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NETSTAT(1)		FreeBSD	General	Commands Manual		    NETSTAT(1)

     netstat --	show network status

     netstat [-AaBln] [-M core]	[-N system] [-p	protocol] [-T rtable]
     netstat -W	interface
     netstat -m
     netstat -I	interface | -i [-bdehnqt]
     netstat -w	wait [-bdehnqt]	[-c count] [-I interface]
     netstat -s	[-gru] [-f address_family] [-p protocol]
     netstat -g	[-lnu] [-f address_family]
     netstat -R
     netstat -r	[-AFu] [-f address_family] [-M core] [-N system] [-p protocol]
	     [-T rtable]
     netstat -P	pcbaddr	[-v] [-M core] [-N system]

     The netstat command shows various aspects of network status.  The default
     display shows information about all active	network	connections and	sock-

     The first form of the command displays a list of active sockets for each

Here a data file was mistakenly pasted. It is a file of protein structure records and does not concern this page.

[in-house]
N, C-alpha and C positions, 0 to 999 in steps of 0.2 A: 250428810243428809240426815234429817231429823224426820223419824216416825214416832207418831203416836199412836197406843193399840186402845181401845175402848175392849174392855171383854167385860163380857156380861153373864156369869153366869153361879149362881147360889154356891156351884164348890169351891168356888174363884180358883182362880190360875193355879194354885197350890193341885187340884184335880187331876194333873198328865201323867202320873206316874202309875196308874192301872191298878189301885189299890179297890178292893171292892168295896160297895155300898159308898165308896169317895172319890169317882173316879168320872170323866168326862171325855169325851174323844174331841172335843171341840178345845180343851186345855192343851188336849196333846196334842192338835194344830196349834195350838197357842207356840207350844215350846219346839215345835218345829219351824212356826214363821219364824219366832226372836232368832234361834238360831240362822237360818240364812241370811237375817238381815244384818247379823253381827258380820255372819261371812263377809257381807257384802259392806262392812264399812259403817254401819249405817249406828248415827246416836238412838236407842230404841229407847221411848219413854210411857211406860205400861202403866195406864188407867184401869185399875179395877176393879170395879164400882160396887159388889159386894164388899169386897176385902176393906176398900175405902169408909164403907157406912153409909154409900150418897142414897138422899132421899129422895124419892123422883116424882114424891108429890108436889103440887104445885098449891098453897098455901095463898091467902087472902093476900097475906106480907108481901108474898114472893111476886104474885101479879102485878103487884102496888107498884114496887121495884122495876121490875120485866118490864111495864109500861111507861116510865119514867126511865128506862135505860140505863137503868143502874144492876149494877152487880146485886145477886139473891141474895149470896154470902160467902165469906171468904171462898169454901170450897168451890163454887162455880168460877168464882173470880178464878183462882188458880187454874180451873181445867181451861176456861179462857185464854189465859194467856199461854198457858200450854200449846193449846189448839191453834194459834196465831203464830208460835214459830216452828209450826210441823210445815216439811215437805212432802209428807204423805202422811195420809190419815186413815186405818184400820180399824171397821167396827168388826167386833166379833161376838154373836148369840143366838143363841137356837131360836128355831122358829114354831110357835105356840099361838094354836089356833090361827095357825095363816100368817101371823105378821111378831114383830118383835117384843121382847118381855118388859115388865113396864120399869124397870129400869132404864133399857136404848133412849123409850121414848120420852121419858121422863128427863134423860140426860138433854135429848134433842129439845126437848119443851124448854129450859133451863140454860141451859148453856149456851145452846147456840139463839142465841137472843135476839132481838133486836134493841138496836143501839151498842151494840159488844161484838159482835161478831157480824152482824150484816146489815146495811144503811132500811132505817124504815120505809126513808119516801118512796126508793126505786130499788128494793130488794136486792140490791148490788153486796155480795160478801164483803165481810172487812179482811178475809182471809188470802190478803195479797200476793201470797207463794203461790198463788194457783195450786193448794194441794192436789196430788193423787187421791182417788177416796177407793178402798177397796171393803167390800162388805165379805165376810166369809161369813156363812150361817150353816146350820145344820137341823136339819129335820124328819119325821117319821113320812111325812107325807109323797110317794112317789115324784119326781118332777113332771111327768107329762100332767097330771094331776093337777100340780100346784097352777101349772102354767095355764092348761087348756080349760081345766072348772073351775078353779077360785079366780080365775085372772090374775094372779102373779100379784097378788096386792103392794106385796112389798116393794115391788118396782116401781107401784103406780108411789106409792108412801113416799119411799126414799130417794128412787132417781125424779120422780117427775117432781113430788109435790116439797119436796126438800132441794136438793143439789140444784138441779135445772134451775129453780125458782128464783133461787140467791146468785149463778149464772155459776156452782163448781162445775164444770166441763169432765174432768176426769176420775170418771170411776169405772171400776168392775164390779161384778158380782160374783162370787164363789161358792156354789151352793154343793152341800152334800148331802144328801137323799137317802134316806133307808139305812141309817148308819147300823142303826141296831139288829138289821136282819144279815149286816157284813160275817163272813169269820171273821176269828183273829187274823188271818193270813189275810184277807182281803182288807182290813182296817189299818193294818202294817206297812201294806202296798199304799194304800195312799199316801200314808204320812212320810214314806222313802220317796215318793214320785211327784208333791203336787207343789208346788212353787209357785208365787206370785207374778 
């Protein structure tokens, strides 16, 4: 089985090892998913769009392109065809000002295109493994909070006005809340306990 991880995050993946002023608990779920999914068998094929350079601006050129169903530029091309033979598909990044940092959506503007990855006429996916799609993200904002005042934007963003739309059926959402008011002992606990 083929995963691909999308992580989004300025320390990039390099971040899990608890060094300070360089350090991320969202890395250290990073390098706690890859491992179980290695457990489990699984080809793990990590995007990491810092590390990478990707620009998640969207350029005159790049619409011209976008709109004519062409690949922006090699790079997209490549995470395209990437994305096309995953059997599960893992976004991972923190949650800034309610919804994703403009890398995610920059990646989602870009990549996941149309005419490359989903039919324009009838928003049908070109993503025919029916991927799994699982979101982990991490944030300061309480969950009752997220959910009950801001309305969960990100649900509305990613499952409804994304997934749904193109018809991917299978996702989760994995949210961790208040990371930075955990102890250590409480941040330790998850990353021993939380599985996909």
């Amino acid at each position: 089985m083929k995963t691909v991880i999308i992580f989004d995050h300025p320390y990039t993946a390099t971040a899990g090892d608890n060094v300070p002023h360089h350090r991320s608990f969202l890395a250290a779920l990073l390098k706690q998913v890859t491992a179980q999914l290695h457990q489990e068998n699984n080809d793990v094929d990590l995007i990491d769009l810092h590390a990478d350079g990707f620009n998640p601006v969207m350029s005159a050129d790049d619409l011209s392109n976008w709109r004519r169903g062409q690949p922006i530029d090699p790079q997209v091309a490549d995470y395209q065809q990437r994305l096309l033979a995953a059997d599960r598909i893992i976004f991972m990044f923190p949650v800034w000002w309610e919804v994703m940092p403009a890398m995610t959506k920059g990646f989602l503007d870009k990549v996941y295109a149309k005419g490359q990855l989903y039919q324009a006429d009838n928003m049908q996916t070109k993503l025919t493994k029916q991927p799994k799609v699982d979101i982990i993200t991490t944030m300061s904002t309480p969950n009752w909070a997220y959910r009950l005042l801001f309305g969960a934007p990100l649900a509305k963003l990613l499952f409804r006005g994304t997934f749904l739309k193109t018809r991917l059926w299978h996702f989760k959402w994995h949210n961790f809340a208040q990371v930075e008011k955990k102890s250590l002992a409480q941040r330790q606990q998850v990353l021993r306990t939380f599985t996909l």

protocol.	The second form	displays per-interface statistics for the
     specified wireless	(802.11) device.  The third form displays statistics
     related to	memory use.  The fourth	form displays per-interface statis-
     tics.  The	fifth form continuously	displays the information regarding
     packet traffic on the configured network interfaces.  The sixth form dis-
     plays per-protocol	statistics.  The seventh form shows information	re-
     lated to multicast	routing.  The eighth form displays information about
     routing domains.  The ninth form displays information about routing ta-
     bles.  The	final form displays internals of the protocol control block
     (PCB) and the socket structure.  The forms	are shown in order of prece-
     dence: for	example, if -rg	is specified, then -r is ignored in favour of